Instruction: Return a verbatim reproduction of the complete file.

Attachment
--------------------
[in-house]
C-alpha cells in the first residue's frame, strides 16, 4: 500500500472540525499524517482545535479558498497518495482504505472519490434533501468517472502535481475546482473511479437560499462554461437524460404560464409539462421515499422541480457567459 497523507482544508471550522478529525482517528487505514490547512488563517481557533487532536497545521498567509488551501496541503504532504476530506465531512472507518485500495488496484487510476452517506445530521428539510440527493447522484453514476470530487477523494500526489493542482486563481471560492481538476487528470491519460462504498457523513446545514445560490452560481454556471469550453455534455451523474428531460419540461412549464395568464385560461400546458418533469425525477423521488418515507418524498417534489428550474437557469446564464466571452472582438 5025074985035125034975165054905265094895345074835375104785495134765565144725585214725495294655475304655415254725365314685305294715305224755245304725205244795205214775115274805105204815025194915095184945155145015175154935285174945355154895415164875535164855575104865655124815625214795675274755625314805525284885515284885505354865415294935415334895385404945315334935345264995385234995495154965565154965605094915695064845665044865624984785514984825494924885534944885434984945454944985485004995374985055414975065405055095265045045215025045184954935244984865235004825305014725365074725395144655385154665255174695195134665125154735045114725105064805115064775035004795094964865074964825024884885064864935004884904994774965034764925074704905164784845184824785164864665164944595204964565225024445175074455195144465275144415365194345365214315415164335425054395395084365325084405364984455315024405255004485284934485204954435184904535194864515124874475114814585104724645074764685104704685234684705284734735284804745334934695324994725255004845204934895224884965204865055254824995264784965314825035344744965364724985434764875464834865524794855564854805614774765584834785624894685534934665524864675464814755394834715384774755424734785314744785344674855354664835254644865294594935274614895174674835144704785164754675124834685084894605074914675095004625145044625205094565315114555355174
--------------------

[in-house]
C-alpha cells in the first residue's frame, strides 16, 4: 500500500472540525499524517482545535479558498497518495482504505472519490434533501468517472502535481475546482473511479437560499462554461437524460404560464409539462421515499422541480457567459 497523507482544508471550522478529525482517528487505514490547512488563517481557533487532536497545521498567509488551501496541503504532504476530506465531512472507518485500495488496484487510476452517506445530521428539510440527493447522484453514476470530487477523494500526489493542482486563481471560492481538476487528470491519460462504498457523513446545514445560490452560481454556471469550453455534455451523474428531460419540461412549464395568464385560461400546458418533469425525477423521488418515507418524498417534489428550474437557469446564464466571452472582438 5025074985035125034975165054905265094895345074835375104785495134765565144725585214725495294655475304655415254725365314685305294715305224755245304725205244795205214775115274805105204815025194915095184945155145015175154935285174945355154895415164875535164855575104865655124815625214795675274755625314805525284885515284885505354865415294935415334895385404945315334935345264995385234995495154965565154965605094915695064845665044865624984785514984825494924885534944885434984945454944985485004995374985055414975065405055095265045045215025045184954935244984865235004825305014725365074725395144655385154665255174695195134665125154735045114725105064805115064775035004795094964865074964825024884885064864935004884904994774965034764925074704905164784845184824785164864665164944595204964565225024445175074455195144465275144415365194345365214315415164335425054395395084365325084405364984455315024405255004485284934485204954435184904535194864515124874475114814585104724645074764685104704685234684705284734735284804745334934695324994725255004845204934895224884965204865055254824995264784965314825035344744965364724985434764875464834865524794855564854805614774765584834785624894685534934665524864675464814755394834715384774755424734785314744785344674855354664835254644865294594935274614895174674835144704785164754675124834685084894605074914675095004625145044625205094565315114555355174